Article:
Appending modifier 52 (Reduced Services) to a radiology service procedure code does in fact reduce payment by 50 percent. Don’t let an outdated version of the 2008 Outpatient Prospective Payment System (OPPS) fool you. You’ll find several other corrections and clarifications the CMS made to the 2008 OPPS in the October update. Read more »

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Watch How You Code for Facet Joint Injections
In 2006, the Centers for Medicare & Medicaid Services (CMS) allowed approximately $96 million in improper payments for facet joint injections services and an additional $33 million in improper payments for associated facility claims, according to an Office of Inspector General (OIG) September report. That’s a whopping 63 percent of facet joint injection services allowed by Medicare in 2006 that did not meet Medicare program requirements. This finding and the realization that Medicare Part B payments for facet joint injections have increased from $141 million in 2003 to $307 million in 2006—a 76 percent increase in the number of Medicare claims for facet joint injections—has prompted the OIG’s recommendation for CMS to take certain measures. Read more »

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The Best Way to Avoid an Audit
Time and time again, we hear about how the Health and Human Services (HHS) Office of Inspector General (OIG) has audited another carrier for improper payments. Time and time again, the underlying cause has something to do with improper billing of units. In fact, according to a Medicare Claim Recovery Audit Contractors (RAC) demonstration, excessive/multiple units accounted for 70 percent of outpatient hospital billing errors in the first quarter of this year. Read more »

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Medical News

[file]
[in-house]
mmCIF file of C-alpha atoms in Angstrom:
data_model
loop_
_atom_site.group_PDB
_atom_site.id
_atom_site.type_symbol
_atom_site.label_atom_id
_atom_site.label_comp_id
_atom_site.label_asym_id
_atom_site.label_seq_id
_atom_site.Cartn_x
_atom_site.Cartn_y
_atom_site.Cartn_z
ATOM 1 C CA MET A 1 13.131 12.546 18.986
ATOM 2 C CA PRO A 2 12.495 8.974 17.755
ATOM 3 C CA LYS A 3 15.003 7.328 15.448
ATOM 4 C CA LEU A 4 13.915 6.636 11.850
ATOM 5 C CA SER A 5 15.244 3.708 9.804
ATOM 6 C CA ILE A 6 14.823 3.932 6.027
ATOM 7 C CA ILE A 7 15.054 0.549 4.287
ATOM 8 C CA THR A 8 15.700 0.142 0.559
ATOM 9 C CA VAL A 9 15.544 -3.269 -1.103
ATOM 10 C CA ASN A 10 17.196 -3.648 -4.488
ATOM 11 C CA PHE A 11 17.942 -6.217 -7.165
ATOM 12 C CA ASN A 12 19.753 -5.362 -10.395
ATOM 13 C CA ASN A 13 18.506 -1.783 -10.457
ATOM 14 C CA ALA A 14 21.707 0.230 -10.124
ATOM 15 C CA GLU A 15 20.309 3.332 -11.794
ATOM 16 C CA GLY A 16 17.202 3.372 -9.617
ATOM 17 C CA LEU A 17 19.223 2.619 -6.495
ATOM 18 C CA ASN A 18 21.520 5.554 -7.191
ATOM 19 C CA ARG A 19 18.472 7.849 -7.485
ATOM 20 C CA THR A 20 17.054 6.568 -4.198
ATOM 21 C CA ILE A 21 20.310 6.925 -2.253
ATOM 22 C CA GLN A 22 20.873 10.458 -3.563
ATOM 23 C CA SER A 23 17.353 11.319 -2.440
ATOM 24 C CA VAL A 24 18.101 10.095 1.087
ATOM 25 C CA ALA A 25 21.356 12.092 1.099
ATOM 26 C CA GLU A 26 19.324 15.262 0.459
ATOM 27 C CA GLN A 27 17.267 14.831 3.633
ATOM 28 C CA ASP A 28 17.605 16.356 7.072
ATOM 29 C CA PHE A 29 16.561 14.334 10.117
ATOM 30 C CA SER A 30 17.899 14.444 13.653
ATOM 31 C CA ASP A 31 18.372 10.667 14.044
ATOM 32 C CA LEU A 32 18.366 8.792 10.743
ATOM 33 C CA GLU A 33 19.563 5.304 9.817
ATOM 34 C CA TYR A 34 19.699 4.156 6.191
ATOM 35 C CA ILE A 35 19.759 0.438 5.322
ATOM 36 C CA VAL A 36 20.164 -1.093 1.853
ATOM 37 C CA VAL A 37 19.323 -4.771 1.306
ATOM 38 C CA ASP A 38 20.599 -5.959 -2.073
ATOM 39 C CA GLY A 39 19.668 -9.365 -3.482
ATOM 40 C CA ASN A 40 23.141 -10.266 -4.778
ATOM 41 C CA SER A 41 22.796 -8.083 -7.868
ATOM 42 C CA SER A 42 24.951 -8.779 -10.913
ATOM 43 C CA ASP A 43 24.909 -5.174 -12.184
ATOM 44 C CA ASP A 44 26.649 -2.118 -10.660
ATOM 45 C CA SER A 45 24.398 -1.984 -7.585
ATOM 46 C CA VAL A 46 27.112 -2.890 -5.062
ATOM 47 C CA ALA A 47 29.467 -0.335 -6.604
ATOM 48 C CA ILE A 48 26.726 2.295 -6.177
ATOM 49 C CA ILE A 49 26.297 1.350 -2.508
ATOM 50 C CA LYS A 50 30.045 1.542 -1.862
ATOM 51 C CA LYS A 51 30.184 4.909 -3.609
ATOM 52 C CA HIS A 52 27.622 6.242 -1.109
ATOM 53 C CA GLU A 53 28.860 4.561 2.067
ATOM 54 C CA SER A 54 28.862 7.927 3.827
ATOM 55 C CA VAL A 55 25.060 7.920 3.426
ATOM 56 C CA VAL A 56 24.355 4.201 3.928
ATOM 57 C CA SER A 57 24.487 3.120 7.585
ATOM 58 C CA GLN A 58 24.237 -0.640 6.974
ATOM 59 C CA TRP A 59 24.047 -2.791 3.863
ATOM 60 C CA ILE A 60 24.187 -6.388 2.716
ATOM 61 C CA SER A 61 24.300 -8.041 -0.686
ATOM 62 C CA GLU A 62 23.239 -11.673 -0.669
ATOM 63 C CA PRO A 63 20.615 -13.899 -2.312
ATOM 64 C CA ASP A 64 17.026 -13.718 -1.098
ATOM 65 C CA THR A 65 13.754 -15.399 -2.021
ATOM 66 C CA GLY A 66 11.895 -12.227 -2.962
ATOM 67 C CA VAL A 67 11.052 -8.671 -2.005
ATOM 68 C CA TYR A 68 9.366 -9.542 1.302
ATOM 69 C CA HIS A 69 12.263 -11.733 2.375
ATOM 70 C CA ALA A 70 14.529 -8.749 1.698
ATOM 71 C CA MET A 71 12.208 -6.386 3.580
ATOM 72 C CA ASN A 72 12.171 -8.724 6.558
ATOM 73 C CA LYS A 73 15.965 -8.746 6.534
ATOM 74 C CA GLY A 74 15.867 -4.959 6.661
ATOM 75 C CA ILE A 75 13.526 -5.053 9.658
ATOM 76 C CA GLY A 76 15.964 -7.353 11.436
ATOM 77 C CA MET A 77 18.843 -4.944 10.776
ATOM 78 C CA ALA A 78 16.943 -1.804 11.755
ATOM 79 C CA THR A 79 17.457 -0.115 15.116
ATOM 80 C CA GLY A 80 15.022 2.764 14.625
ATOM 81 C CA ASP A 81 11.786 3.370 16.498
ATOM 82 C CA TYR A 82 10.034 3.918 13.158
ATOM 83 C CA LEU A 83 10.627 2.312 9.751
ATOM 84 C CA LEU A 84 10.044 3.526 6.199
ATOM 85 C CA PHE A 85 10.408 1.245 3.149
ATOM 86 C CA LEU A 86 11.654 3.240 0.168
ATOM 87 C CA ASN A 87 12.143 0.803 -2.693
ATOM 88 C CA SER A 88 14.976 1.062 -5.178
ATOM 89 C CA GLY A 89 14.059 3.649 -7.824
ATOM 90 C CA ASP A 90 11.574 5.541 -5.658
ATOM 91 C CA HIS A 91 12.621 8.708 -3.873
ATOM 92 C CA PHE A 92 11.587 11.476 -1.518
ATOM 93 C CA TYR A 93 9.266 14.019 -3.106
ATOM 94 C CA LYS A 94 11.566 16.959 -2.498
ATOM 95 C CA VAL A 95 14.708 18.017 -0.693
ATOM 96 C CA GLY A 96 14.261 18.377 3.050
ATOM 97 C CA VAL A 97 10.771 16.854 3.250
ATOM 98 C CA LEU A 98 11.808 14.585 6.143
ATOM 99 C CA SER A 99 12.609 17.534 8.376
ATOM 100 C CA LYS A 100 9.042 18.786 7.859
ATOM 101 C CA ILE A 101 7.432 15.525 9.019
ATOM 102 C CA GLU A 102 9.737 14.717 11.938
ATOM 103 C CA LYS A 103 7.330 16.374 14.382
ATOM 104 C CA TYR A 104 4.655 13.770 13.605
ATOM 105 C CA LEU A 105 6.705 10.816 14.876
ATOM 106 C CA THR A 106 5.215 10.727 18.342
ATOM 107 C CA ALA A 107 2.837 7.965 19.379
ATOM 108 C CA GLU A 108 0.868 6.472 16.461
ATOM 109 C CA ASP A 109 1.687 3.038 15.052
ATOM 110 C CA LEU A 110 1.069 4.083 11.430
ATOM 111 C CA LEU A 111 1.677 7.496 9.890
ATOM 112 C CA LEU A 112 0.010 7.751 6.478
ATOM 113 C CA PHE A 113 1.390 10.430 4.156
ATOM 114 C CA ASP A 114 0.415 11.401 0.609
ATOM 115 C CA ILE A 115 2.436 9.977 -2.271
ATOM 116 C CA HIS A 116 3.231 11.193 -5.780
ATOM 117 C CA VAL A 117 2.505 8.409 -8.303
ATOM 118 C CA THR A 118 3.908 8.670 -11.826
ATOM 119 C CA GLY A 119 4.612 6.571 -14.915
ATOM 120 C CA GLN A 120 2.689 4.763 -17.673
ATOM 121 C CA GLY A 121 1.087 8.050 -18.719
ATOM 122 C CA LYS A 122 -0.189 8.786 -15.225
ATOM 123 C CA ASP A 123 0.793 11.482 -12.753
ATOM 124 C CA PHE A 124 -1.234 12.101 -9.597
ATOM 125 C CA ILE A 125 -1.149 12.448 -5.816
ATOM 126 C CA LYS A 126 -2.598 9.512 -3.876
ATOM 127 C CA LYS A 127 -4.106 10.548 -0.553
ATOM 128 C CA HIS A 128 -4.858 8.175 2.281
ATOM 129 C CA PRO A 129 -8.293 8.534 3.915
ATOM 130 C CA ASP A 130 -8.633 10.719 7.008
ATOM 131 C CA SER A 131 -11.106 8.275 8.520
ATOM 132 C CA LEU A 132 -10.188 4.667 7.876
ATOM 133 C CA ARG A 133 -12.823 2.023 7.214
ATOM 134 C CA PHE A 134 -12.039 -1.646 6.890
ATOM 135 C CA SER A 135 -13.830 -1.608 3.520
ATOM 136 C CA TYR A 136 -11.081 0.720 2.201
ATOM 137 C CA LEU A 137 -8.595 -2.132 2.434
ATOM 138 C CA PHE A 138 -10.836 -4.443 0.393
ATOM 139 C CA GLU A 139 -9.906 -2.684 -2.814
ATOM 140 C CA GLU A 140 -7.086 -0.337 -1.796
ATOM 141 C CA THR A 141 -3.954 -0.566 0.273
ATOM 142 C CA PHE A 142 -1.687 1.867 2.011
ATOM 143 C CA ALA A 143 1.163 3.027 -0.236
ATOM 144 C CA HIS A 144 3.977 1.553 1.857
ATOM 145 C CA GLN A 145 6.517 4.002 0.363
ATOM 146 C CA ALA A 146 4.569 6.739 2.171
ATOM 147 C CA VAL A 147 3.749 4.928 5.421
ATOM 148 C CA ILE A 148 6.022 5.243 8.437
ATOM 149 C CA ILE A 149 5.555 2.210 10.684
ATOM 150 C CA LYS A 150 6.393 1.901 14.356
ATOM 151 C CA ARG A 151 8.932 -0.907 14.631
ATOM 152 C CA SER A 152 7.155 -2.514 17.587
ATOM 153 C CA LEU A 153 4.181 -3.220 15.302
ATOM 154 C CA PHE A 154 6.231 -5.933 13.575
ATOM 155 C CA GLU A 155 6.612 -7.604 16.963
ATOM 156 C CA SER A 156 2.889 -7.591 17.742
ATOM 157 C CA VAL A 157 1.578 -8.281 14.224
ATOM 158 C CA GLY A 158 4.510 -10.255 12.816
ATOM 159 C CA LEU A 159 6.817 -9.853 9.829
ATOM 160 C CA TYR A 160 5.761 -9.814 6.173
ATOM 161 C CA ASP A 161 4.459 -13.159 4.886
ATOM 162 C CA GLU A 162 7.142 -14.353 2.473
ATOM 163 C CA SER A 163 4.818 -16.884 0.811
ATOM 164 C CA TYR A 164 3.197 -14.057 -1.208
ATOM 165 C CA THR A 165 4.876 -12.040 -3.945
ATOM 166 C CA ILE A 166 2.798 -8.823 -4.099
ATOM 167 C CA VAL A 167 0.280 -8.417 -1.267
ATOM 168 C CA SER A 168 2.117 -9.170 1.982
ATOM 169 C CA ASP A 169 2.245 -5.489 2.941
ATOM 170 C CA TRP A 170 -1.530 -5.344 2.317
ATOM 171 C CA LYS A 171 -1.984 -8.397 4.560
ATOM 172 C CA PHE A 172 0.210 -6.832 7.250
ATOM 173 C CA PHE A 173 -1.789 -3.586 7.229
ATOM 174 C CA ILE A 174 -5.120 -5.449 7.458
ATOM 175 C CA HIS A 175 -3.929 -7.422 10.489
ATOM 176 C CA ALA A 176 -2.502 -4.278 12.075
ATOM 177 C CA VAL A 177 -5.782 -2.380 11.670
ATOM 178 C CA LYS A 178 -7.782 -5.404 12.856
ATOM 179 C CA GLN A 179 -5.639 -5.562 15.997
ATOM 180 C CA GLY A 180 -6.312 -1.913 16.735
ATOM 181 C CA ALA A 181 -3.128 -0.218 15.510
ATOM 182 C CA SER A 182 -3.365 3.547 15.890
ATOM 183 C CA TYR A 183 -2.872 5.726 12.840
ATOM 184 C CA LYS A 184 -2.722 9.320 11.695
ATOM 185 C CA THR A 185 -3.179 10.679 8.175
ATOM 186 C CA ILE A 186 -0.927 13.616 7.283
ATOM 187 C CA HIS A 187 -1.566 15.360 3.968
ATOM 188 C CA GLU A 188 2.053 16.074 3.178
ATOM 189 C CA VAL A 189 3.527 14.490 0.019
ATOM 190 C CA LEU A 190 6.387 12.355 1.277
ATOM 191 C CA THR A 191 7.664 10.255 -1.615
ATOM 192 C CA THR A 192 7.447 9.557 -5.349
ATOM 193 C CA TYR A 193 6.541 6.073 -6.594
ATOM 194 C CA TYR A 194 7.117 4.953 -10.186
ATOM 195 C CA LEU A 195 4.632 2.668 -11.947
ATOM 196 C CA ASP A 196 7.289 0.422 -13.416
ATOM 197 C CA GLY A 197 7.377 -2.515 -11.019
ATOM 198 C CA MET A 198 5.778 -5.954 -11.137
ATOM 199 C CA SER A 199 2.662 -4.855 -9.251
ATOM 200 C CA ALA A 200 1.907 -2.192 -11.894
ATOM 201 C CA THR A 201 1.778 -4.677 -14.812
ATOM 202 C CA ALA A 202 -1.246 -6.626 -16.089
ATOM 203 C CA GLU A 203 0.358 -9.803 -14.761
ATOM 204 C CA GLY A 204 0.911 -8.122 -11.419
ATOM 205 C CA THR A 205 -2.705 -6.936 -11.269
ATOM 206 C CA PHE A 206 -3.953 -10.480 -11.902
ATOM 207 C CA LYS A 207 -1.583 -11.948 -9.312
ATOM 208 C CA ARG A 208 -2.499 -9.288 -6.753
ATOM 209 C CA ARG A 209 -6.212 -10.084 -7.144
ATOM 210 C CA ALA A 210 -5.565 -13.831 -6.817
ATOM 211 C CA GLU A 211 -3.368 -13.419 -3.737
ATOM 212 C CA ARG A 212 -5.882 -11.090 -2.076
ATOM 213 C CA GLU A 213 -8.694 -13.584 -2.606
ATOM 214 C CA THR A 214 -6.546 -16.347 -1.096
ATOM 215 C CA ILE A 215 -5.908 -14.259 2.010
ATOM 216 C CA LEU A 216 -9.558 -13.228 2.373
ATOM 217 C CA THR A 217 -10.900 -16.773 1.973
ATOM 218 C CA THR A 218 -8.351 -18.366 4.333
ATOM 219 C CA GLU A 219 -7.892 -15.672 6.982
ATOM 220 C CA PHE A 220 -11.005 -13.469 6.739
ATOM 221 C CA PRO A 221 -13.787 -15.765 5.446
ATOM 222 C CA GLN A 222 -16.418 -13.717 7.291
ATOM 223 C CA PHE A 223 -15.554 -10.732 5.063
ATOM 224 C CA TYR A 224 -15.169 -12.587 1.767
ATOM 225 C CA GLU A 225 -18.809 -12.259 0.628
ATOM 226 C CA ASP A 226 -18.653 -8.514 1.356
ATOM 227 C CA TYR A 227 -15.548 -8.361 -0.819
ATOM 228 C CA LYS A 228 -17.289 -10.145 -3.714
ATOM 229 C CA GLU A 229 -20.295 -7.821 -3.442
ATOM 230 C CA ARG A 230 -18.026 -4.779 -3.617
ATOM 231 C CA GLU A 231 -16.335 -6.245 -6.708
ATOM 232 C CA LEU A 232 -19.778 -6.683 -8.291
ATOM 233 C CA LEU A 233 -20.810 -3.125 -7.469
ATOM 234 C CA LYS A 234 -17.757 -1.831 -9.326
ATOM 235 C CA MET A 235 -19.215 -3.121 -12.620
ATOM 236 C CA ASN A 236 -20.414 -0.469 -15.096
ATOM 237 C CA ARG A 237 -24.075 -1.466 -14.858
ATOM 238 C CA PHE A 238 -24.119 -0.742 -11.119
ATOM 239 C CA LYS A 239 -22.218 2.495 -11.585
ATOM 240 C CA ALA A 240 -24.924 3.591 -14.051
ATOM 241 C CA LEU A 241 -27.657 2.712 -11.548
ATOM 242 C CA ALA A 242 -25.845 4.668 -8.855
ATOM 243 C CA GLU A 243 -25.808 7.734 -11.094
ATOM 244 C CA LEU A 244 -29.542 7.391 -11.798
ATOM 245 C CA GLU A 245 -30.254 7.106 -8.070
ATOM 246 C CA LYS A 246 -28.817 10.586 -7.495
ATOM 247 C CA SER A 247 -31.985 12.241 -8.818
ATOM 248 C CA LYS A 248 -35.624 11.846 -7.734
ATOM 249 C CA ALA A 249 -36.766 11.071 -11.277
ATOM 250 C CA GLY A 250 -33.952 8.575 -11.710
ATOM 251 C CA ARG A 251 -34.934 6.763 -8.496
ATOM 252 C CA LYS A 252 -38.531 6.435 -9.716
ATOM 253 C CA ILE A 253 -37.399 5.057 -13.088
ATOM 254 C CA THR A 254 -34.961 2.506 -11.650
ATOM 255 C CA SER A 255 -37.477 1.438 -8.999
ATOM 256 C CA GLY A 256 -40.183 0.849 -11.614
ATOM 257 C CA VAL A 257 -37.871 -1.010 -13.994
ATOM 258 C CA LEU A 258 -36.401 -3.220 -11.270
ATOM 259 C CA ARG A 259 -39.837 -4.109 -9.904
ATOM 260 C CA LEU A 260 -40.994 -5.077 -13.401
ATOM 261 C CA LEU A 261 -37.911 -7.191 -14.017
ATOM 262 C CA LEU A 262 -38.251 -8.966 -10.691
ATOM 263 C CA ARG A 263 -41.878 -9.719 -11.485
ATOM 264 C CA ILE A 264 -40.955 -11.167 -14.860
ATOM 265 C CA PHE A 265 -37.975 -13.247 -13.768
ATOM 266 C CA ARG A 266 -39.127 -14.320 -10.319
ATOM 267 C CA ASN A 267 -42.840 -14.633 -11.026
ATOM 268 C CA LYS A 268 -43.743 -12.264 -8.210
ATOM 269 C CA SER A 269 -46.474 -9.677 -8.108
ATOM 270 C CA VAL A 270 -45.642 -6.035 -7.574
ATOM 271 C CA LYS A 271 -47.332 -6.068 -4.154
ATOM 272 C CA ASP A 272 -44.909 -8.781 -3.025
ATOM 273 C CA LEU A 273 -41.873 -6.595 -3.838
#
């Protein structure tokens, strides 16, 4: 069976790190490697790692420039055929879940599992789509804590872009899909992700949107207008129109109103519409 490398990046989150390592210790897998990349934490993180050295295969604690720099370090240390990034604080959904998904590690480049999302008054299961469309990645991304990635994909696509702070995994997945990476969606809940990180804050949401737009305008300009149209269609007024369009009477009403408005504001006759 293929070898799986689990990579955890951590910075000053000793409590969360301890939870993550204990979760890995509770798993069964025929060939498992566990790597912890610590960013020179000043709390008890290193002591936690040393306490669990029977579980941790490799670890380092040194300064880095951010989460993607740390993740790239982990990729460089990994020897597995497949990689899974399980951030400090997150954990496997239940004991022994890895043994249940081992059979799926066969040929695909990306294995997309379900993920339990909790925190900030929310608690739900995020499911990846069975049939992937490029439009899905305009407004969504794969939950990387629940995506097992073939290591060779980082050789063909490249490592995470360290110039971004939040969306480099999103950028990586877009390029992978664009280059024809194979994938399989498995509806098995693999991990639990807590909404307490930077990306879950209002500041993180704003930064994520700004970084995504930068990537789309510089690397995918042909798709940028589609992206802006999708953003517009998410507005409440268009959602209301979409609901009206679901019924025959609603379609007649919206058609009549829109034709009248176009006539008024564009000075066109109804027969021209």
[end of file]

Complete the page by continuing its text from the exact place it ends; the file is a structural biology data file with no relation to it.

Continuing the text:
Dietary Change May Relieve Bladder Pain
A new patient presents with severe pelvic pain and a frequent need to urinate. After a complete exam, the physician’s diagnosis is interstitial cystitis. He prescribes an anesthetic suppository and suggests the patient lay off the pizza. Are the physician’s diagnosis and recommendations on track?  Read more »

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Study Questions Use of MRI to Evaluate Breast Cancer
A physician who orders an MRI scan on a woman recently diagnosed with breast cancer ultimately increases her chance for a mastectomy, according to a new study presented at the American Society of Clinical Oncology (ASCO) 2008 Breast Cancer Symposium, held Sept. 5-7. Read more »

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NCVHS: 2007 Most Fecund
Did it seem you reported more 84702s, 59400s, and 59510s than usual last year?  According to the National Committee for Vital Health Statistics (NCVHS), 2007 was a record-breaking year for births in the United States. Read more »

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Nematodes May Prove Key to RA
Move over maggots. Leap aside leeches. Make room for a worm joining you in the patient room.

Well, maybe not, but a parasitic nematode may provide a more effective treatment for inflammatory types of arthritis and other autoimmune diseases. Read more »

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AMA: Scurvy Sailing into Offices
Scurvy, the vitamin C deficiency disease most often associated with toothless sailors, is popping up around the country among the elderly and other vulnerable patients, according to a recent article in the American Medical Association’s (AMA) AMedNews, and you may find yourself coding it. Read more »

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Featured Items
Problem with Quality Data
CMS Postpones CAP
Physician Payments Public
Rates Status Quo
Medicare Advantage Costs
Coding Tips
Medical News
Coding Job Links
Test Yourself Online